Undermountain Blue Blaze Trail

Paradise Group Site Junction

Paradise Lane Trail Junction

Water on Undermountain Trail

One thing I noted on Undermountain Trail was the abundance of running water.  There was no real need to carry much extra water.  I usually camel up (drink as much as possible), and carry a half liter, stopping to drink more water when I come across it on the trail.  It is second nature to keep weight as low as possible, even on day hikes.

Water on Undermountain TrailWater on Undermountain Trail

Riga Junction

The last mile up to the Riga junction maintained a grade that required the same rigorous climbing, and I was glad it was a cold morning.  As endorphins coursed through me, I practically ran up the mountain.  The climb was invigorating, and as I pulled up in front of the sign at Riga junction, I tilted my head back and laughed out loud!  I never for a minute take for granted how fortunate I am to be out here.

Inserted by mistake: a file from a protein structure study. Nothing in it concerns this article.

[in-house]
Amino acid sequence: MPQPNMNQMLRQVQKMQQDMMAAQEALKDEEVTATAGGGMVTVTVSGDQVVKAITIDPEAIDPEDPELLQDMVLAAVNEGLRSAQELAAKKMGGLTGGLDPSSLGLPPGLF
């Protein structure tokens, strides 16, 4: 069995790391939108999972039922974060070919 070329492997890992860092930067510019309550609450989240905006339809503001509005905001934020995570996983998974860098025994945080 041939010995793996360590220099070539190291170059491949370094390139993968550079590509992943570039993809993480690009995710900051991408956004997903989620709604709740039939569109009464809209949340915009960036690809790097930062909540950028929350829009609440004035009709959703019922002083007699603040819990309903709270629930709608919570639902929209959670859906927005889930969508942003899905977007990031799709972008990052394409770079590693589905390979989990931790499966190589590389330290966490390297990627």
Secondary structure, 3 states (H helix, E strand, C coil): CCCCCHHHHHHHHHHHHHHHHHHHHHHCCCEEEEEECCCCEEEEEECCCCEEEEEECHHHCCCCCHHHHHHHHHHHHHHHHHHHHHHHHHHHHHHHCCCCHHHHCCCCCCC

Appalachian Trail to Bear MountainIMG_4092

Bear Mountain

Once I reached Riga Junction, I took a right and headed north.  Bear Mountain summit is the highest point in Connecticut @ 2,316 feet, and was about .9 mile further up the Appalachian Trail.  The climb was a solid uphill grade, passing through increasingly smaller forest before beginning to scramble over slabs of granite and reaching the top.  There were several great views before reaching the large rock wall, with an illegible granite plaque, at the summit of Bear Mountain.

Another route to take, if you prefer a loop, is to take the Paradise Lane Trail, about a mile up from the parking area.  You will travel below Bear mountain and come up the north side.  After reaching the summit, you can continue south down the AT, before reaching Riga Junction and heading back down Under Mountain Trail.